Paragraph about LaTeX equation editor

**MathML
and Browsers**

Web-based applications such as WebCT are limited by the capabilities of the supported browsers, which currently are Netscape and Internet Explorer. The WebCT community is aware that a feature of WebCT can work perfectly in Netscape and bomb out in Internet Explorer, or the other way round. During this last year AOL purchased Netscape so the development of Netscape is now in different hands. It has been reported that Netscape 6, which is already available in a prerelease version, will be based on some milestone of Mozilla.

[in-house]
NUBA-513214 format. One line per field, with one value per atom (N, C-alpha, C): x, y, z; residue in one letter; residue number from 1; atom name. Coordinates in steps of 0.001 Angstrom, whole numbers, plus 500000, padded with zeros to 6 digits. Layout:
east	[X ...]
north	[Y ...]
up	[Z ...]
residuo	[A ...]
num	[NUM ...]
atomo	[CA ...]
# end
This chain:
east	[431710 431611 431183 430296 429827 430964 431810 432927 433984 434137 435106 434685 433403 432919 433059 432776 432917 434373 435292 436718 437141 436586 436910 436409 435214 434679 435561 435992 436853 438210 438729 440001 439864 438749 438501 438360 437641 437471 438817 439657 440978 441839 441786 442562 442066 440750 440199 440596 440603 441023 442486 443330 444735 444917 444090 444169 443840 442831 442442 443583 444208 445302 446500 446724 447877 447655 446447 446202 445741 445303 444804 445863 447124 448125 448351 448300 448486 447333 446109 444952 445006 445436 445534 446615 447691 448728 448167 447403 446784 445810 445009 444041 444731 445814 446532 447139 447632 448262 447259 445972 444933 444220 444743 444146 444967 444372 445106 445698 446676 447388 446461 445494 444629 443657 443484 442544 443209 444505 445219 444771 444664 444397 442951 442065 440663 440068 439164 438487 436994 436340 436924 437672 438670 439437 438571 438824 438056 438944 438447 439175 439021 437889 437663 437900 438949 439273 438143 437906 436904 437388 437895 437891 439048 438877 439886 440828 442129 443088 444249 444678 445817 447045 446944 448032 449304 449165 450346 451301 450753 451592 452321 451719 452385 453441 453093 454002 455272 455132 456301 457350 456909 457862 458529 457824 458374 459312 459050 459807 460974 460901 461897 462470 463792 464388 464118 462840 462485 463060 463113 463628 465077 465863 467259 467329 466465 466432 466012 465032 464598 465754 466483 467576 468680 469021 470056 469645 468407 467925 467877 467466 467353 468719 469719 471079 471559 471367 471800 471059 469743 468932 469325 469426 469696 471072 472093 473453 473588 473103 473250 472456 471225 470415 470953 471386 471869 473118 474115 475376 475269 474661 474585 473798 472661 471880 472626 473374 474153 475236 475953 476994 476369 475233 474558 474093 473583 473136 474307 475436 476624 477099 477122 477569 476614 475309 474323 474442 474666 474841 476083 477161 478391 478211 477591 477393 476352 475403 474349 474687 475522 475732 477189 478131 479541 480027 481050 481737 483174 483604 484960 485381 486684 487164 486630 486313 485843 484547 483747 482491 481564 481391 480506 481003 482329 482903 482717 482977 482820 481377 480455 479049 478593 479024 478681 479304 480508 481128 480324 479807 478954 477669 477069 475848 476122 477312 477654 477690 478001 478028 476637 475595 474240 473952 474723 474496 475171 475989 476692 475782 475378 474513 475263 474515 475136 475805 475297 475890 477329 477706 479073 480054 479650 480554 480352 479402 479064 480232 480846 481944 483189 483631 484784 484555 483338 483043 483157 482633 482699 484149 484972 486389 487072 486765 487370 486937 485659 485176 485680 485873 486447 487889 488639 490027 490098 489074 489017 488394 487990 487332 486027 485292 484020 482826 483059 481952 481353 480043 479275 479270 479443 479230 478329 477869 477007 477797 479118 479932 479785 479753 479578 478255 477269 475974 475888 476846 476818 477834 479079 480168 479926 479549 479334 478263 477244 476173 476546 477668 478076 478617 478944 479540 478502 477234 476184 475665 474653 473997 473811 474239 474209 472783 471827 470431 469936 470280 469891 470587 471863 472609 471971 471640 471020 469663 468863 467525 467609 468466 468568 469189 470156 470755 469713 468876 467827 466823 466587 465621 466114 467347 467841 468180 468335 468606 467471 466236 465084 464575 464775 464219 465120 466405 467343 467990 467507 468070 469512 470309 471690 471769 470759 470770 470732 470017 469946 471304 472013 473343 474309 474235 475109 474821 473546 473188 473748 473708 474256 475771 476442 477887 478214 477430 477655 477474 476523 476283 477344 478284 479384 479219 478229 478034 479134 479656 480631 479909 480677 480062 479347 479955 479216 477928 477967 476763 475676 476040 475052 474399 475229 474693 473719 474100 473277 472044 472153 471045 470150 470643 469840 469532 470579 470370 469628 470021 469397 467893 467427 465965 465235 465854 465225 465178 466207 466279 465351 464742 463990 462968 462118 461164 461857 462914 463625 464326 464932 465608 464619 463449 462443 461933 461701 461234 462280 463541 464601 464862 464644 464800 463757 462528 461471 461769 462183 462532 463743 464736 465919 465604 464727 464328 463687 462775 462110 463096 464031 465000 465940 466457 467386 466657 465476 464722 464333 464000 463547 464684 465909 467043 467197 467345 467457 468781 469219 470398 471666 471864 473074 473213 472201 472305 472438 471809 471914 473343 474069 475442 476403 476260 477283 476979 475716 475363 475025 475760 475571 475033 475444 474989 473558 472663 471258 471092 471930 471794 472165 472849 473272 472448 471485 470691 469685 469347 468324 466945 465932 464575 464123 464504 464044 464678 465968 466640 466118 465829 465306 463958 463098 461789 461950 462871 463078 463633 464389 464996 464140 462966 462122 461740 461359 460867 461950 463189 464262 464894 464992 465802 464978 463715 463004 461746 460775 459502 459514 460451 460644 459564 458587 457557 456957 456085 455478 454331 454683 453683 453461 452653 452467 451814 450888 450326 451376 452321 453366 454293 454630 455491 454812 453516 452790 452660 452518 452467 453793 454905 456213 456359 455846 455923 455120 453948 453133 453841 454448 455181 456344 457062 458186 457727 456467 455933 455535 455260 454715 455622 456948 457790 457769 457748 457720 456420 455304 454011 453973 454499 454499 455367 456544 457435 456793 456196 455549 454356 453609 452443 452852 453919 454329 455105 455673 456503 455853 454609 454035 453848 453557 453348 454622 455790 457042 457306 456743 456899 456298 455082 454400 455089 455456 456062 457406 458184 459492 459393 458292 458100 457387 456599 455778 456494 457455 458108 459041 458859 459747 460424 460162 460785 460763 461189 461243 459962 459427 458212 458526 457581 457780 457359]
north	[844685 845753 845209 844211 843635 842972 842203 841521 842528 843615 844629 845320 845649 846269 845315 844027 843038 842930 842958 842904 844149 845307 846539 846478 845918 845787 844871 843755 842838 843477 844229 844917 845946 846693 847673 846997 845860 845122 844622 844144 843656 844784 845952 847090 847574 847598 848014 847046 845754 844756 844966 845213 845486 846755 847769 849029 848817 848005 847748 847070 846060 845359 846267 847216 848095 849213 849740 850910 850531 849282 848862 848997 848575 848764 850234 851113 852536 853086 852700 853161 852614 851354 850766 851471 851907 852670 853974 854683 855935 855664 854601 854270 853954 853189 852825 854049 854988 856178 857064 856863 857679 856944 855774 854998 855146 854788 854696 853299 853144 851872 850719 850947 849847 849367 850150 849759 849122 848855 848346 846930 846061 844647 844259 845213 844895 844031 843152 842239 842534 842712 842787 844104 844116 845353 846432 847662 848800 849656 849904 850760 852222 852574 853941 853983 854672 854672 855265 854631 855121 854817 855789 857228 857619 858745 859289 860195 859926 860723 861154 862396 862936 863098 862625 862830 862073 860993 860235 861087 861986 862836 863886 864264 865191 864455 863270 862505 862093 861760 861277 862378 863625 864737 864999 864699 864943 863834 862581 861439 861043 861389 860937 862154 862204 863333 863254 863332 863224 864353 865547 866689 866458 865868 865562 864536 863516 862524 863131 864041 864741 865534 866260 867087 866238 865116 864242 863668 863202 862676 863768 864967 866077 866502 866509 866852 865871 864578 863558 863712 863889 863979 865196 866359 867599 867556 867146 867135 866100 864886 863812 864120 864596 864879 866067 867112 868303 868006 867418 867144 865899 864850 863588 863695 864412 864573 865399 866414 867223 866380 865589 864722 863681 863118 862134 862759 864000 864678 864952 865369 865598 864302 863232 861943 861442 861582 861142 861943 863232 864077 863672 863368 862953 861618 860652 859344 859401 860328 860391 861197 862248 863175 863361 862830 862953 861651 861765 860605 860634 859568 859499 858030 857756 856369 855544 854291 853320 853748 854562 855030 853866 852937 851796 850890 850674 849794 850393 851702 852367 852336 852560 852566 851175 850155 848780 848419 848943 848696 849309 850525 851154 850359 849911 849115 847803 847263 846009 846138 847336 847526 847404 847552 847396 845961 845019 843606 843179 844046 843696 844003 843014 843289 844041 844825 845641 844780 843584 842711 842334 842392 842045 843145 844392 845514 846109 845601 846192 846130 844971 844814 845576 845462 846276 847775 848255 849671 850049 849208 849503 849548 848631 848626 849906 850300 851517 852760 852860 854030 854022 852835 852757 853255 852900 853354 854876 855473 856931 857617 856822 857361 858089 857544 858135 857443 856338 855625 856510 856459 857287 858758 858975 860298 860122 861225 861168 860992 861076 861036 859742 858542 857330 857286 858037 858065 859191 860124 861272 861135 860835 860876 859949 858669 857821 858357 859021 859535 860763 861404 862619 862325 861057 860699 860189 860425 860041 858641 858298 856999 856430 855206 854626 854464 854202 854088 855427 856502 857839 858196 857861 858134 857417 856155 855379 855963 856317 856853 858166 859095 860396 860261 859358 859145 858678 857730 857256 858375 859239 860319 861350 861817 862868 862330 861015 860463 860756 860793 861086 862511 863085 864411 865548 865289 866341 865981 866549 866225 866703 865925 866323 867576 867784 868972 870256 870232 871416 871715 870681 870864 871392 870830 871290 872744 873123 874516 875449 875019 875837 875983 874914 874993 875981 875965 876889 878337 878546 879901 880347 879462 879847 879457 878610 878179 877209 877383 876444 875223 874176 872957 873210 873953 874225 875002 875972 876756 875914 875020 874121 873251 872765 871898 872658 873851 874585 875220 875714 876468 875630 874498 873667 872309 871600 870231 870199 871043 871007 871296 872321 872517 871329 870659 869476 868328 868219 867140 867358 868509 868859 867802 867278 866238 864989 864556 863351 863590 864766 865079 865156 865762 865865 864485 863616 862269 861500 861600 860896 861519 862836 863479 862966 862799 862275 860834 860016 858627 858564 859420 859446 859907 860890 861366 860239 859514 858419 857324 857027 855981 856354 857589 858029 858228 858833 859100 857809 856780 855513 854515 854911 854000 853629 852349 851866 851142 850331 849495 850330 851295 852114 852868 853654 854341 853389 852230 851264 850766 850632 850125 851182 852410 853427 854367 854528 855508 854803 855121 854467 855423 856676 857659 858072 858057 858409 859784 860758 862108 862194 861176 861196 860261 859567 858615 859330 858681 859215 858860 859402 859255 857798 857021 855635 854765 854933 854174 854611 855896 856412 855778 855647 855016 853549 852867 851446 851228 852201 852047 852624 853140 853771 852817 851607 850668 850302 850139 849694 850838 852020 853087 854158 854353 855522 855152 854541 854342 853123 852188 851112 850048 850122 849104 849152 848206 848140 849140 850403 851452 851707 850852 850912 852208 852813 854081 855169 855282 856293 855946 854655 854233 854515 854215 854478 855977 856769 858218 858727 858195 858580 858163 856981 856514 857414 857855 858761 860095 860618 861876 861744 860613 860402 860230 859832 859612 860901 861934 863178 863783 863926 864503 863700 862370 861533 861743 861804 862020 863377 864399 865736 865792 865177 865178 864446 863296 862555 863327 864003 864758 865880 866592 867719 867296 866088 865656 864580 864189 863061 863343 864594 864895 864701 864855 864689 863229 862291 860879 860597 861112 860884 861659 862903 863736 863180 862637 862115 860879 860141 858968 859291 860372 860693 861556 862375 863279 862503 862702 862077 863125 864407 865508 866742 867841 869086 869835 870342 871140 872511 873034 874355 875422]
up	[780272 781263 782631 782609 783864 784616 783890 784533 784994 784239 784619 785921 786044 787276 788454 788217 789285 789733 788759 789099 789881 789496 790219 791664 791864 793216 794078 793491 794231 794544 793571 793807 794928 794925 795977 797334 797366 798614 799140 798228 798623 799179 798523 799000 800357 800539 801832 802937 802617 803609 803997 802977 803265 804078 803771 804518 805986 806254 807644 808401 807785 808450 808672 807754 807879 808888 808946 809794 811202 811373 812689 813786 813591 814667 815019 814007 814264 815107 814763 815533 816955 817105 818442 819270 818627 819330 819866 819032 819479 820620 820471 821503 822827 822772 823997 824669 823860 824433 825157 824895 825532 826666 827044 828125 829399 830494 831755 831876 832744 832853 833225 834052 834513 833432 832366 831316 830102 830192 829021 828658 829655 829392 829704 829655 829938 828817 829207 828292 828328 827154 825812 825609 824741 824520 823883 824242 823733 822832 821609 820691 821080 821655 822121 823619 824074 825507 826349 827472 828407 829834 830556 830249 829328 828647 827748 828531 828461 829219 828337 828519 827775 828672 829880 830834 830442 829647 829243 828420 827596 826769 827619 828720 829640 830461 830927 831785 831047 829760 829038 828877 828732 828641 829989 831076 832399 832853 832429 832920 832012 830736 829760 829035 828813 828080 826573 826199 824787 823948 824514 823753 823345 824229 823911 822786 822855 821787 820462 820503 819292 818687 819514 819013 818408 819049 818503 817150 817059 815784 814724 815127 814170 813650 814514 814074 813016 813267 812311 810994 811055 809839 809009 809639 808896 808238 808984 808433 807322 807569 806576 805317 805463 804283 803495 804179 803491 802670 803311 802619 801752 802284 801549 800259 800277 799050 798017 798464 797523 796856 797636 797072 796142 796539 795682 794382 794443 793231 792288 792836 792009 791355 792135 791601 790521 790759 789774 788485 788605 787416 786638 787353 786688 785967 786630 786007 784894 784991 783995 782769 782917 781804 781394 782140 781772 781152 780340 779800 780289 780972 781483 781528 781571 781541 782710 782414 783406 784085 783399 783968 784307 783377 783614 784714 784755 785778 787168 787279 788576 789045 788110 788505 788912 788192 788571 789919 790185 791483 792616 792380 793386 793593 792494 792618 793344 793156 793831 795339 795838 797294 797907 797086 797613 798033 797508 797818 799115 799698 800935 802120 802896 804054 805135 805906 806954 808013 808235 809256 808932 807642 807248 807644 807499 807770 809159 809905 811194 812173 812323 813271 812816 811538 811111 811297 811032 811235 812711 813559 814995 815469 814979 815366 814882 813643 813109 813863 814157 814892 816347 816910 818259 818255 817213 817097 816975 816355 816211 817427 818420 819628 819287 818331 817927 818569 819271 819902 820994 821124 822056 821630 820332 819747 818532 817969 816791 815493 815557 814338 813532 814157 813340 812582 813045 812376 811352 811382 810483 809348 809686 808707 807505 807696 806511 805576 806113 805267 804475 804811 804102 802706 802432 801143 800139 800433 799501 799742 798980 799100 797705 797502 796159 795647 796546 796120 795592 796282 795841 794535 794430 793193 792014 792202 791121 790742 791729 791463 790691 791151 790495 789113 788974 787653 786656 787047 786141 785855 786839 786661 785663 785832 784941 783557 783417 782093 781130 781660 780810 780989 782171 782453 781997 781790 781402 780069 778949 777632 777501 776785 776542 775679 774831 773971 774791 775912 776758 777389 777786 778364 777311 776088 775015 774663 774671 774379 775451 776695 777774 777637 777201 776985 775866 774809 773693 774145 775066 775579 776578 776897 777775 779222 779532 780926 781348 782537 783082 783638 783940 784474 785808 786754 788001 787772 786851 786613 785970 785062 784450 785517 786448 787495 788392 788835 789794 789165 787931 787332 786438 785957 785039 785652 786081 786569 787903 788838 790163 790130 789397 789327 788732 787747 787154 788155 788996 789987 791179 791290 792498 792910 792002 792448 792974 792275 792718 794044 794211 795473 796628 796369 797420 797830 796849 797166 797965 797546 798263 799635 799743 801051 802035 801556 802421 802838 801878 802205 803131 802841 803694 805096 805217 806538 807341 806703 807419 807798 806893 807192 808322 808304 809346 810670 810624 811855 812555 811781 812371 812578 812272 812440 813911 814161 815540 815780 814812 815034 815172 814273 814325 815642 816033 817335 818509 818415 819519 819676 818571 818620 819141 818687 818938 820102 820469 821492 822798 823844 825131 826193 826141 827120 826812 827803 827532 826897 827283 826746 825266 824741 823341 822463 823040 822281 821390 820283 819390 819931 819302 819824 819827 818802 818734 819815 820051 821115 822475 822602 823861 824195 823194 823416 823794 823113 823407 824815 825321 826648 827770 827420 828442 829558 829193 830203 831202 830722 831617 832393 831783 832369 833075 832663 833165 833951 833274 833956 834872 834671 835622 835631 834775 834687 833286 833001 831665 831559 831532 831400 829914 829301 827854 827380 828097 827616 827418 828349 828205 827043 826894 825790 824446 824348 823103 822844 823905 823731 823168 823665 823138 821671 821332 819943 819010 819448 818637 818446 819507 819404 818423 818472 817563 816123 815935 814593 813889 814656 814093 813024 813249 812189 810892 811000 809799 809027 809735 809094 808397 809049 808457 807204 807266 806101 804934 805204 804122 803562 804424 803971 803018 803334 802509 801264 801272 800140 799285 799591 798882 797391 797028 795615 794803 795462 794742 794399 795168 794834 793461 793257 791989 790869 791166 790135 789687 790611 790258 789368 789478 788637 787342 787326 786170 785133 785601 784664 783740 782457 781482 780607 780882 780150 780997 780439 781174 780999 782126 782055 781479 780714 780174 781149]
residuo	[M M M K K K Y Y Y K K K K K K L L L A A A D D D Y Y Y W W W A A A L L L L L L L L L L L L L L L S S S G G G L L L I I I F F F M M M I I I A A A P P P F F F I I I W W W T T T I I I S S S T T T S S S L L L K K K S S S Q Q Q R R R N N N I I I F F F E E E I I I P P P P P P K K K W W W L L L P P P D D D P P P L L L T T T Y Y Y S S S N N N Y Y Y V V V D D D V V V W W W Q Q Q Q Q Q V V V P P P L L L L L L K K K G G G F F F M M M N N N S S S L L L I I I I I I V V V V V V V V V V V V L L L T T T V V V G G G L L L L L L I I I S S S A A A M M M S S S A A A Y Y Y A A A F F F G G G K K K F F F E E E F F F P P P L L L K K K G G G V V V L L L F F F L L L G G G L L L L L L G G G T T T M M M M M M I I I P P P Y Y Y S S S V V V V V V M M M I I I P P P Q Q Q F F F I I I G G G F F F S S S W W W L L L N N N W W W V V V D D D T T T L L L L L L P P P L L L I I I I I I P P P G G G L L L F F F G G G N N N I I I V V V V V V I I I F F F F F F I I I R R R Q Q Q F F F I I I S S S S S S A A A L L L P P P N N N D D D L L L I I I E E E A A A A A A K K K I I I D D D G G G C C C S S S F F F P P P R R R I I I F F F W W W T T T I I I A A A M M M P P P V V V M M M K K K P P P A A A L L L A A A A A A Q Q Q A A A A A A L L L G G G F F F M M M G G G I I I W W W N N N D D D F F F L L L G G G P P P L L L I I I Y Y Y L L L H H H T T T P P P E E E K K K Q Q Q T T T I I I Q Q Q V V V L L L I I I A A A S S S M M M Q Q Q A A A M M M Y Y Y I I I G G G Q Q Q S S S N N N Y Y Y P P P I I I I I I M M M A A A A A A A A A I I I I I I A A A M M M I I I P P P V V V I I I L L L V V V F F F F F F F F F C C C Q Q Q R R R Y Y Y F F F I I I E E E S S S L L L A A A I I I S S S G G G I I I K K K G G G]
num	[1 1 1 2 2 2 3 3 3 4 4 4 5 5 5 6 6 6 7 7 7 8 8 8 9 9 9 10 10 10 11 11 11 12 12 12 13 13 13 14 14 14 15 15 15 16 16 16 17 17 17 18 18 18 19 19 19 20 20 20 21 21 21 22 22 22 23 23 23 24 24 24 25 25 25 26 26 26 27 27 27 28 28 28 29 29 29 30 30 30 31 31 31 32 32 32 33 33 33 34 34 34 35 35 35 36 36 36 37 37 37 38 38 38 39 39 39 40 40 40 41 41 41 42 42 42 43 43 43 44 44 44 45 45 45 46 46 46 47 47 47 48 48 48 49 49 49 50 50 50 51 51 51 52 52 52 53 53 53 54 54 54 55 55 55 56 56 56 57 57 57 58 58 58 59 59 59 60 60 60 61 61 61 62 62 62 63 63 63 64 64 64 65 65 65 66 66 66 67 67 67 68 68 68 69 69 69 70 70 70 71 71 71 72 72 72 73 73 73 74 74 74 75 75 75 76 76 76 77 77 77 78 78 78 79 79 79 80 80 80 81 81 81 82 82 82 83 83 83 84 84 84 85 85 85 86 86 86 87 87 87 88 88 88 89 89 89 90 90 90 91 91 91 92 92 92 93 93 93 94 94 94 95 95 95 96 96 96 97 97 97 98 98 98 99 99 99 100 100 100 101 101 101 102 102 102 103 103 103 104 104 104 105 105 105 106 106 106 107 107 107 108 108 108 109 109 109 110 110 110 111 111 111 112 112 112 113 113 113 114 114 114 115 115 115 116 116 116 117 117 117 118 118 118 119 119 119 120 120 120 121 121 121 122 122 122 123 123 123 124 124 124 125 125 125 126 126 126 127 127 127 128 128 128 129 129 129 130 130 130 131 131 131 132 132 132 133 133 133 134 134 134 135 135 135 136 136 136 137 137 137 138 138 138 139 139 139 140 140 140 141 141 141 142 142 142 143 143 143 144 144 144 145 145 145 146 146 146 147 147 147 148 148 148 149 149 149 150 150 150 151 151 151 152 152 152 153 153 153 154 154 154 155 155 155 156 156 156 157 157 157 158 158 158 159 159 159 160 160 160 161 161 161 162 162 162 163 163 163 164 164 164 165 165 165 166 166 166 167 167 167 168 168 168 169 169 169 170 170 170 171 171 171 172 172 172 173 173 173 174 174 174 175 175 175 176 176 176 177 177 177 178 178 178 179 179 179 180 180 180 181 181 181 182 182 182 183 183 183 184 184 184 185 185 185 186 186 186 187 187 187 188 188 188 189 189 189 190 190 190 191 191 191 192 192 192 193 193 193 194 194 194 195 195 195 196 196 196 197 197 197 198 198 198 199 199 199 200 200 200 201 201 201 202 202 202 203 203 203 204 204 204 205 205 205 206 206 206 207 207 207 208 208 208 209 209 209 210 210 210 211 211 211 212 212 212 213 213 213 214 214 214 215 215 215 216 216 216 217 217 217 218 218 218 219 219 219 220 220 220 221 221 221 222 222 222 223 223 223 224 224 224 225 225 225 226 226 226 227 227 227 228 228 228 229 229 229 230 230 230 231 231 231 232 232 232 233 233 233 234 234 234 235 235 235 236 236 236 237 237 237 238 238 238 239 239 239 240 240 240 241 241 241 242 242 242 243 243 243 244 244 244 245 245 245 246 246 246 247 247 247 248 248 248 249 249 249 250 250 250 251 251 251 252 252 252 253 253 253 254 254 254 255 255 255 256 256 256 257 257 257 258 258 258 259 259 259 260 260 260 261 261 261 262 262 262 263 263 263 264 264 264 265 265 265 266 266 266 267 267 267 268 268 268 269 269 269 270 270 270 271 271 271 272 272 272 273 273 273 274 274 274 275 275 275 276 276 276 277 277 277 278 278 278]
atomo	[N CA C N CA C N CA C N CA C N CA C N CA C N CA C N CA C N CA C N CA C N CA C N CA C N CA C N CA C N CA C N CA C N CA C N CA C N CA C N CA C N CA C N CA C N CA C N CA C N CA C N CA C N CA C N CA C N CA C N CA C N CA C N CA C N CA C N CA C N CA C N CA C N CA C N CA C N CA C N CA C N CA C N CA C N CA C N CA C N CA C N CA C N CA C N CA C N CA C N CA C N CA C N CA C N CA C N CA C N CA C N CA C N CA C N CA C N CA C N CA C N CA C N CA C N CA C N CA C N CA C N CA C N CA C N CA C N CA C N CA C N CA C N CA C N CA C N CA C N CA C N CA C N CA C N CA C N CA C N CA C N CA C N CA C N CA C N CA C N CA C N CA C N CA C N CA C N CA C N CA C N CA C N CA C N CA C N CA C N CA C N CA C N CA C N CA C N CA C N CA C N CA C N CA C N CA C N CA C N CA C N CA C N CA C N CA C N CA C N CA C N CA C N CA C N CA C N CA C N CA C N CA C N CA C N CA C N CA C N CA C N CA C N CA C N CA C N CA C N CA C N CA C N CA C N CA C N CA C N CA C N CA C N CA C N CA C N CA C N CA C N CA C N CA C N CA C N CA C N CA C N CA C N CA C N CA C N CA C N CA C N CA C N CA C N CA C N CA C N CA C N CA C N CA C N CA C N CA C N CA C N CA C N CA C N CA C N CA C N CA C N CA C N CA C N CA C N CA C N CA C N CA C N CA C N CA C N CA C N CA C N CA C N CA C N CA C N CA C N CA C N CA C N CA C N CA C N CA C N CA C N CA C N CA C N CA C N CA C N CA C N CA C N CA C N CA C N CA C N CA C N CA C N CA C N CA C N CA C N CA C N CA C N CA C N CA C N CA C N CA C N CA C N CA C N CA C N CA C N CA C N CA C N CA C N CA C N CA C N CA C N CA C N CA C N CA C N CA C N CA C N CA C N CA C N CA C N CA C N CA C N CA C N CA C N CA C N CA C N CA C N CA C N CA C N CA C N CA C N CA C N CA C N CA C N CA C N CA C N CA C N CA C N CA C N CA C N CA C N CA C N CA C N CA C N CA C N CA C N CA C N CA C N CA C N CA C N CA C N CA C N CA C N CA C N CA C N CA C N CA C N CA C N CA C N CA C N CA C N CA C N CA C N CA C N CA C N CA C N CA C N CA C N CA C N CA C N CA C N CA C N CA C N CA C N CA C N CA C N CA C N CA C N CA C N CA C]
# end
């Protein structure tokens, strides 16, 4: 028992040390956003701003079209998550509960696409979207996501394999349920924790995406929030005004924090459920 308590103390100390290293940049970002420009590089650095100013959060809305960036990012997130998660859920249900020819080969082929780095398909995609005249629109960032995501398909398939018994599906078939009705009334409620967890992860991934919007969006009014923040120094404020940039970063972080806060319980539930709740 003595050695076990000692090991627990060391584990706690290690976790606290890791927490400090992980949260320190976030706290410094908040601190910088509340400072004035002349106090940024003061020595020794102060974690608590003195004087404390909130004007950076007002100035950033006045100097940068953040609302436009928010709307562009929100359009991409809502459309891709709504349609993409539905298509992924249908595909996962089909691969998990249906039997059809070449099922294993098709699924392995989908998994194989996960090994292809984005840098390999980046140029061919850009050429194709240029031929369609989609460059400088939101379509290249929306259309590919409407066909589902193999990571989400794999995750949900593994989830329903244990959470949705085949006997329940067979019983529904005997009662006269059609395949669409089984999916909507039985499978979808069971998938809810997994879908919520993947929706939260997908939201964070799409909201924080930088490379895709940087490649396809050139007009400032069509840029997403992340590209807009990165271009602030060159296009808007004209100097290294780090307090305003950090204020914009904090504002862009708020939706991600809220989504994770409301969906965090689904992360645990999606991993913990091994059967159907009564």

Equation editor face="Arial, Helvetica, sans-serif" size="2" color="#000000">Mozilla is an open-source web browser, designed for standards compliance, performance and portability. Mozilla.org coordinates the development and testing of Mozilla by providing discussion forums, software engineering tools, releases and bug tracking. At milestone 15 , there is currently available for Win32 a MathML enabled self extracting archive (6.6 MB) and for Linux an archive file, i386 tar.gz format with MathML (5.6 MB). A Progress Report on the Implementation of MathML in Mozilla was issued on April 14, 2000. I summarize this report here. The MathML Project has been steadily progressing ever since it started in mid-May 1999. Scientific software A significant event to the MathML project came from the contribution of Shyjan Mahamud who taught TeX rendering rules to the MathML engine. To answer a question frequently asked, the MathML component was the first Mozilla component entirely driven from outside of Netscape, with no commitment from Netscape to include the component in its next release. Those who have been following the MathML project have come to realize how picky and nontrivial MathML is. Whether MathML can formally make it in the next Netscape release is best left as hopelessly hopeful. MathML is not yet part of the default build in Mozilla. Because no major browser supports MathML as yet, MathML content is scarce on the web. But as more people try out the Mozilla code, they produce additional practical examples to showcase the capabilities of the MathML renderer and generate interest.